No such unseemly situation as counsel for relator visualizes, of having a whole bevy of district judges holding general 'designations from the resident judge of a given district, or the Chief Justice, descend on a district each clamoring for recognition in the dispatch of business, is likely ever .to happen. In the first place, no district judge, or justice of this Court, is going into any district to hold court, unless invited by the resident judge, or sent in under a designation by the Chief Justice, or called in under 1941 Comp. § 19-508, by agreement of counsel following statutory disqualification. And in the second place, the personnel of the district judges is too high even to conceive of any such unseemly conduct on their part.
It is nearly always possible to imagine absurd results or unforeseen hardships and abuses in the execution of any law. But it is not proof a power does not exist to demonstrate that it may be abused. The governors of most of our states possess the pardoning power. In an unthinkable abuse ’ of that power they might on any given day empty every penal institution in the state. And, yet, the fact that they could do so, fails to prove they do not possess the pardoning power. Other instances of the vast powers of our chief executives, even in this state, in declarations of martial law, removal of members of institutional boards and so on, might be cited. To say these powers may be abused is not to say they do not exist.
Here the framers of our constitution 'saw fit to confer broad powers of designating judges on the Chief Justice. They interposed no condition other than that the public business should so require and left it to him to determine that jurisdictional fact. If the power should be abused, the people who gave it can take it away. Whether abused or not, if displeased with it, they can do so. Only recently, and at a special election on September 20th of this year, the people have taken away from the governor the unlimited power of removal of members of in*450stitutional boards and of State Highway Commission. The will of the people, as expressed in their constitution, is the supreme law of the land.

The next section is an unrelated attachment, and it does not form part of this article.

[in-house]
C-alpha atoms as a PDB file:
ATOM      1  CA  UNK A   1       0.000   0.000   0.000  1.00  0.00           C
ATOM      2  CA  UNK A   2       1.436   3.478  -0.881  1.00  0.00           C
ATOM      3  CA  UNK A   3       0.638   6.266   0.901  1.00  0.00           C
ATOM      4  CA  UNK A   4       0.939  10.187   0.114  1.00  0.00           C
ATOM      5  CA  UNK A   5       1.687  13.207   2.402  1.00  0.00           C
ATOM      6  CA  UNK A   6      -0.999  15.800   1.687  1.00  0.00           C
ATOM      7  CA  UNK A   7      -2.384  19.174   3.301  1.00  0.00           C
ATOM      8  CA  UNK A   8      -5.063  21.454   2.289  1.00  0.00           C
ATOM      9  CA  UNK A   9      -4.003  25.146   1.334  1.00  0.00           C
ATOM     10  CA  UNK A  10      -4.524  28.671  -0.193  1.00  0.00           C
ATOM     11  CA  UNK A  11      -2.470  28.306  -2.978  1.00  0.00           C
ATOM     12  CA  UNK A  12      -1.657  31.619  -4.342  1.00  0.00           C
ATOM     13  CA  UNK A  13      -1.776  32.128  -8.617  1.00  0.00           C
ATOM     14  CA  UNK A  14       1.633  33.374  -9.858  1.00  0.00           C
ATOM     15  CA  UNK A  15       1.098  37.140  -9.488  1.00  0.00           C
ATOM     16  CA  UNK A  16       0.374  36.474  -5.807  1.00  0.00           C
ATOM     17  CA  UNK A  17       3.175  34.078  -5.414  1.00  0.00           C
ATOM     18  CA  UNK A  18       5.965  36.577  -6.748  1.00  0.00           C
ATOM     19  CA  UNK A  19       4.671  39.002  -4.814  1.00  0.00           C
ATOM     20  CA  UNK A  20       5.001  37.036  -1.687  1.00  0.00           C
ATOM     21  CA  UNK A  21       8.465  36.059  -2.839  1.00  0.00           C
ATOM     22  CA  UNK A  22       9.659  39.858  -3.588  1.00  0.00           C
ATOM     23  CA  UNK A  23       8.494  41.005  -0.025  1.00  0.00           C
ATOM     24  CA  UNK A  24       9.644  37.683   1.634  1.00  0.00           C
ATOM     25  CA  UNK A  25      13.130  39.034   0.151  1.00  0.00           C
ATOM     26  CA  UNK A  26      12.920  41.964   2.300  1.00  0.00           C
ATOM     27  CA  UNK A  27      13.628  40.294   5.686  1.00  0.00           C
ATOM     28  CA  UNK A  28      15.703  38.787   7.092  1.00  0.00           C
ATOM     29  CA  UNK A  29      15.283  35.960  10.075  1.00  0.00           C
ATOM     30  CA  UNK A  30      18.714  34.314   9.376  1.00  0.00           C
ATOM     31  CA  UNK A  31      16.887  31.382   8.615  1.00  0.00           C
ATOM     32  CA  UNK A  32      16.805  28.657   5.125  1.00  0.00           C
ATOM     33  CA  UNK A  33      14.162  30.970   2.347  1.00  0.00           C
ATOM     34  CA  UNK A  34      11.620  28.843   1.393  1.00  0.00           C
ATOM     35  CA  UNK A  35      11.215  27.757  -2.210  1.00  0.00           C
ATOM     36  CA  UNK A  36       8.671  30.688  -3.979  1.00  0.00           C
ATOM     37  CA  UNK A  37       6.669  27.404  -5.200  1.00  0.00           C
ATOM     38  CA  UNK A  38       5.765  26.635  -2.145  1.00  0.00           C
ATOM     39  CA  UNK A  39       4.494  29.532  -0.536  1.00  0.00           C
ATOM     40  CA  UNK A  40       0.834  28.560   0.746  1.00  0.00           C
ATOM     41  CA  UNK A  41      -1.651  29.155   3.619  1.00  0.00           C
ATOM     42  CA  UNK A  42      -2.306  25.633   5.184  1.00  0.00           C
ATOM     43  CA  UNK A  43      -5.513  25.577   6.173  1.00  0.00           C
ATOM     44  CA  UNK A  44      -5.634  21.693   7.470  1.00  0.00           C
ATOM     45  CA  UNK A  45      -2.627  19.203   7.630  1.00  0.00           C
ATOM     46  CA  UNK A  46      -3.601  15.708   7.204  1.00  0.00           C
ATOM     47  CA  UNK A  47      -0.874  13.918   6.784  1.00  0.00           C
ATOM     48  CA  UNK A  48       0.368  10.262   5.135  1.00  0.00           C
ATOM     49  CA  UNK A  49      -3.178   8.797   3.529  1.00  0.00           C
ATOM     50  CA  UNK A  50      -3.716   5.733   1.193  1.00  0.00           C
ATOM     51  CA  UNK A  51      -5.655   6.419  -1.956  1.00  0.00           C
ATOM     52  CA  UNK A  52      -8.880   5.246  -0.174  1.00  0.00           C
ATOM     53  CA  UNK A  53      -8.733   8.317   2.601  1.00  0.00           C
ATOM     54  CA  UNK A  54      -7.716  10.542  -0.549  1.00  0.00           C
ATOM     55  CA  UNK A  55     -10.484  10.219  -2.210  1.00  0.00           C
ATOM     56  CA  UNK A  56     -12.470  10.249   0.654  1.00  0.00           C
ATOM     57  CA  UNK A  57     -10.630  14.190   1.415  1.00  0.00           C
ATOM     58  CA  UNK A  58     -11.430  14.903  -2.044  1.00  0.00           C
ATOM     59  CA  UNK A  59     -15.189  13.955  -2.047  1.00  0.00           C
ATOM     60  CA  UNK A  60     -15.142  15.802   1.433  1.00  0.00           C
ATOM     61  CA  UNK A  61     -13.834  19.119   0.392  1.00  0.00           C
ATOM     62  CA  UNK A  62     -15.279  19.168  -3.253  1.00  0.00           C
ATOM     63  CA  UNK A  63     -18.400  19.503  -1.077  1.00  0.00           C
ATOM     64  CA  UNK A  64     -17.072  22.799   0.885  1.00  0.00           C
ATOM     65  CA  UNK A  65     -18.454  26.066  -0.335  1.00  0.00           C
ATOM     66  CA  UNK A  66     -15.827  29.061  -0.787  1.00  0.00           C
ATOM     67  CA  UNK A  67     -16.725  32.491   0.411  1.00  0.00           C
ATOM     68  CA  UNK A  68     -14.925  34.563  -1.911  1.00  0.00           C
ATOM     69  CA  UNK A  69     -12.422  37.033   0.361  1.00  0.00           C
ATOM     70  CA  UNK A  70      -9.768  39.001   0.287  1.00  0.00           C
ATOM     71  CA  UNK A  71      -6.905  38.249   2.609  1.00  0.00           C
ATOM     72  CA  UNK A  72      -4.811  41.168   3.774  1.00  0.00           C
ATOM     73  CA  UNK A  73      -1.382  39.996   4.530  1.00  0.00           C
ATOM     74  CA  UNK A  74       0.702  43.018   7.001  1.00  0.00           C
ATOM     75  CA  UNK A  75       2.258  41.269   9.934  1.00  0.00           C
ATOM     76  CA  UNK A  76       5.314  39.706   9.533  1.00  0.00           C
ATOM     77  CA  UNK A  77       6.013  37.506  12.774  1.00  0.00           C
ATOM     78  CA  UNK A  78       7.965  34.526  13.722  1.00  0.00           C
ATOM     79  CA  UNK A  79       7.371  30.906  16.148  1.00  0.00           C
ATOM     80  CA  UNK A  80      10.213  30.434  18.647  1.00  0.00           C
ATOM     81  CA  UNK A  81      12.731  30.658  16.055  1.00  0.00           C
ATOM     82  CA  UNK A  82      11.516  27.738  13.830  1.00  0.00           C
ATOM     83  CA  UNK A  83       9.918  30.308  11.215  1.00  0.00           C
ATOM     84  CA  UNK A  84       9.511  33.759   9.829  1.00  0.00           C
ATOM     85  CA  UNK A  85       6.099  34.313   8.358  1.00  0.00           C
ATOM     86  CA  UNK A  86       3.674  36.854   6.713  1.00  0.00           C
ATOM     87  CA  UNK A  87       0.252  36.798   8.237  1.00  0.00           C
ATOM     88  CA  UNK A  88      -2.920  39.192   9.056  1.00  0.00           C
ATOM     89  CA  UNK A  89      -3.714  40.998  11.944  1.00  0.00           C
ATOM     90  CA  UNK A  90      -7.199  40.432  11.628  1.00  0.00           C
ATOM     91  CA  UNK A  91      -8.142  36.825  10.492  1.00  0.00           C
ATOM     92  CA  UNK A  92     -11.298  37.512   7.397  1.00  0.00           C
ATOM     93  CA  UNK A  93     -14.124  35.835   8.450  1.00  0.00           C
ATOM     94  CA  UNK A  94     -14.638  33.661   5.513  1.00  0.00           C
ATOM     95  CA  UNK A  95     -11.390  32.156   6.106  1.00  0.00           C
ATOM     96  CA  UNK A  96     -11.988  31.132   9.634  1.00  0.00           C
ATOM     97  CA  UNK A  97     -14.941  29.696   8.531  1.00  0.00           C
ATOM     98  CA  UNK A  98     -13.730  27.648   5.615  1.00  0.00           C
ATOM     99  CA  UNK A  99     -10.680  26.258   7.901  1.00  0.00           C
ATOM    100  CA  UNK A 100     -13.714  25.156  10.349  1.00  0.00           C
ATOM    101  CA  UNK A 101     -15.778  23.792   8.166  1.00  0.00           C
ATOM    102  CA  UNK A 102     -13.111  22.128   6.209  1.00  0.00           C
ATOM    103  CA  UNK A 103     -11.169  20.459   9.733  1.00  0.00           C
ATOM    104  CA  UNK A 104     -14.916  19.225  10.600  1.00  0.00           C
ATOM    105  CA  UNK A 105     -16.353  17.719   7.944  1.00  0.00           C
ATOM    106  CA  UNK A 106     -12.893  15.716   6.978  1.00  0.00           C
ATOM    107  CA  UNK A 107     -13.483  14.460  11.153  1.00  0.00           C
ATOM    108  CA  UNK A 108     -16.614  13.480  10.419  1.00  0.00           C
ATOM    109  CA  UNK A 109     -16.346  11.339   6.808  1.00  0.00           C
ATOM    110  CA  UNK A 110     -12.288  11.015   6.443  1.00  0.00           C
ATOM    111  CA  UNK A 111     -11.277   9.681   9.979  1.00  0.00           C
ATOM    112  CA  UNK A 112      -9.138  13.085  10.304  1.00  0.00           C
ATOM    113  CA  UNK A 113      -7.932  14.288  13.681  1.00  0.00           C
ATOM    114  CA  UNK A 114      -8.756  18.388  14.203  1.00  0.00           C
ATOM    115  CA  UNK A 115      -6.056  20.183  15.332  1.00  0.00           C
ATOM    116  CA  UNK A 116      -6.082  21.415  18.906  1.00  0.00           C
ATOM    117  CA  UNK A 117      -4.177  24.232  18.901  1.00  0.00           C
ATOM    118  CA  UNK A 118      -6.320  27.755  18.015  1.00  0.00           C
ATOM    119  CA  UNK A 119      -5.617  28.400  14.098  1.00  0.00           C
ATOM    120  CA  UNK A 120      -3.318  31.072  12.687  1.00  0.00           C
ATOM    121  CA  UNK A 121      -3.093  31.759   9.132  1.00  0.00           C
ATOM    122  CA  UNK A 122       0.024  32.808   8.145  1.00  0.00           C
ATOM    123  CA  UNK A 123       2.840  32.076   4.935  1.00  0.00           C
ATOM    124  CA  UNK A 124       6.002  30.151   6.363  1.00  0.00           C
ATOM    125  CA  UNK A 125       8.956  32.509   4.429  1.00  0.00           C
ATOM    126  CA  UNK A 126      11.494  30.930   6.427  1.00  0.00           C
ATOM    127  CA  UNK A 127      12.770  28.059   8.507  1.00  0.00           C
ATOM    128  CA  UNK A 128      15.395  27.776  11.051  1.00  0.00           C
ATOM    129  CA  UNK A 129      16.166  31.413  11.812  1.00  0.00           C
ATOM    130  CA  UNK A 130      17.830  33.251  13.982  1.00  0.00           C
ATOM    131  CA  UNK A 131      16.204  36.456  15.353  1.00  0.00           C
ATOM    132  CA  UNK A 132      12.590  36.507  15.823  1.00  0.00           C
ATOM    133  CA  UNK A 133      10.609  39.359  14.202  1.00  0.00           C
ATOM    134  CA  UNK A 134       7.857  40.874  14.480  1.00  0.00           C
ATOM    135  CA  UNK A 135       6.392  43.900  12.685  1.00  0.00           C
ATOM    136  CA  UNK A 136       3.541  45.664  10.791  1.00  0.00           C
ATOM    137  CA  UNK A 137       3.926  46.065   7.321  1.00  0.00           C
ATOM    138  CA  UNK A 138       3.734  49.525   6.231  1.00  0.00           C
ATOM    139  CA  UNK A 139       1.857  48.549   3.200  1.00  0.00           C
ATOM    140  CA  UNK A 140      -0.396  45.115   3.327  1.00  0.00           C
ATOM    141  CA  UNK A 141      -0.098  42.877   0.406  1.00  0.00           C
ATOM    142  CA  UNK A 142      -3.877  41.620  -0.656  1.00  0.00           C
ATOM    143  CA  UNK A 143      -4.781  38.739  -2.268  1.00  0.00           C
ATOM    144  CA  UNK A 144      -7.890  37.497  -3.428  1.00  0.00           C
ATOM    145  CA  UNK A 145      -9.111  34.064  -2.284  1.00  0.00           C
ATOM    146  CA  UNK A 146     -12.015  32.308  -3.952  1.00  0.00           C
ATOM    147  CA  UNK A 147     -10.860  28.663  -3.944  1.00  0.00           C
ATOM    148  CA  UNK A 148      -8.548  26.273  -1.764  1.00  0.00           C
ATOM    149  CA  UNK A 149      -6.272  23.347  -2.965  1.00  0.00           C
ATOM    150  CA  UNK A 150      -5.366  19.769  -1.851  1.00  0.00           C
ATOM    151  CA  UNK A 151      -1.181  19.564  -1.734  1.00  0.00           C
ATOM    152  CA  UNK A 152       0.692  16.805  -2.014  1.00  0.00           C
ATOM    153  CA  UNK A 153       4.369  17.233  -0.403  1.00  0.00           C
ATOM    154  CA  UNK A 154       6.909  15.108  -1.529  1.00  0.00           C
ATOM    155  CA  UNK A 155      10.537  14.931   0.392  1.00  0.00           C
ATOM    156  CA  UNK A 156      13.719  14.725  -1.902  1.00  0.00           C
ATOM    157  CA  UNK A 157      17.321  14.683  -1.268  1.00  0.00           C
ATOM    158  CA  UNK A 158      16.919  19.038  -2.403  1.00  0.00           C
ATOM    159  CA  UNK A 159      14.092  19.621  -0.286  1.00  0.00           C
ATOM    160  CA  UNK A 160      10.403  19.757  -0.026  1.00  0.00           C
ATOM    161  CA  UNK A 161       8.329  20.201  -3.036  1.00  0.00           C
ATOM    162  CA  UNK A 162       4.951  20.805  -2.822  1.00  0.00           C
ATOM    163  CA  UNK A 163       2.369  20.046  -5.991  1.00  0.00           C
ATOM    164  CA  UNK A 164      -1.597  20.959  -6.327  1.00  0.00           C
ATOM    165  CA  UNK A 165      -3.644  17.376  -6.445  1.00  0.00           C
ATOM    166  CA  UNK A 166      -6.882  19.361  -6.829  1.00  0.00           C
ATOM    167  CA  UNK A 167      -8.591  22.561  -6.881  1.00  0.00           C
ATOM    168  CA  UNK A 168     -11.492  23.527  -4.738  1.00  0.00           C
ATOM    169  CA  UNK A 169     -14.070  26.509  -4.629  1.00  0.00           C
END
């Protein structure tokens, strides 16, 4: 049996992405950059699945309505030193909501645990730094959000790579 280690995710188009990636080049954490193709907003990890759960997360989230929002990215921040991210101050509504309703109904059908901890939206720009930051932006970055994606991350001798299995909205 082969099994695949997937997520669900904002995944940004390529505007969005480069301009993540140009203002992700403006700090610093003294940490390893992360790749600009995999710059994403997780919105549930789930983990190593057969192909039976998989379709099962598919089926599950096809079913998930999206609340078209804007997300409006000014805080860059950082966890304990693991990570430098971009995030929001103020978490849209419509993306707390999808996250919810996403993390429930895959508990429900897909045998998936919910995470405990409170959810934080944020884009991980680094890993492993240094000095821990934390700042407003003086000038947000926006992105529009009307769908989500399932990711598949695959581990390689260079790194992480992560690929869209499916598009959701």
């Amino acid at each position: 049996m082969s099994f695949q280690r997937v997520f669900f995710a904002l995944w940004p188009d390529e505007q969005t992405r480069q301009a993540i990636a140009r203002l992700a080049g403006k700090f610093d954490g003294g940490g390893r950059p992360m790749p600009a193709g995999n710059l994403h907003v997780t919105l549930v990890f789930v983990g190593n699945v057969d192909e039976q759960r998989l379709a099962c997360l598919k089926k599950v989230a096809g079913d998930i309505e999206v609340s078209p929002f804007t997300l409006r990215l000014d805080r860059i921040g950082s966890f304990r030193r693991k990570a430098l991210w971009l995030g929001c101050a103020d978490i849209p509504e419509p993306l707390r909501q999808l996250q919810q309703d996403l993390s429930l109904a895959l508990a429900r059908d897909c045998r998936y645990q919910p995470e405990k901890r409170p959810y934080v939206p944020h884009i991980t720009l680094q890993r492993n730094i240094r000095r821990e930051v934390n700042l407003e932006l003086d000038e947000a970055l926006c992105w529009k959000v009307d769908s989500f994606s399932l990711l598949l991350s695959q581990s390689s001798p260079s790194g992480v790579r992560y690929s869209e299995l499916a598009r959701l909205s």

It is worthy of mention, too, that very likely the people intended this broad power of designation residing in the Chief Justice to be merely complementary to the “superintending control over all inferior courts” reposed in this Court by still another section of Article 6 of the constitution, namely, section 3. The language of this section among other things, states:
“The Supreme Court * * * shall have a superintending control over all inferior courts; * *
It is not difficult to see in the broad power of designation reposed in the Chief Justice, the administrative head of the- Supreme Court, a very effective and ever present aid in exercising the superintending control over district as well as all other inferior courts, elsewhere reposed in it.
In two cases most relied upon by counsel for relator in support of their position on this phase of the case are Reed v. Bradford, 141 Ark. 201, 217 S.W. 11, and In re Chicago, R. I. & P. Ry. Co., 7 Cir., 162 F.2d 606, 607. We consider neither of them in point. In Reed v. Bradford where a certificate of his disqualification to the governor was a constitutional prerequisite of the power to designate and the county judge did not so certify, it was held there was no power in the governor to designate. We already have adverted to the fact that no such specific limitation, on the power to designate as that mentioned in Reed v. Bradford is present in our constitution — only the requirements of the “public business” to invoke an exercise of the power, and a determination of when such requirements do, left to the determination of the Chief Justice and to him alone. It requires but a quotation from the opinion stating the question involved in the Chicago, R. I. & P. Ry. Co. case to show how different it is from the one we have here. The court said: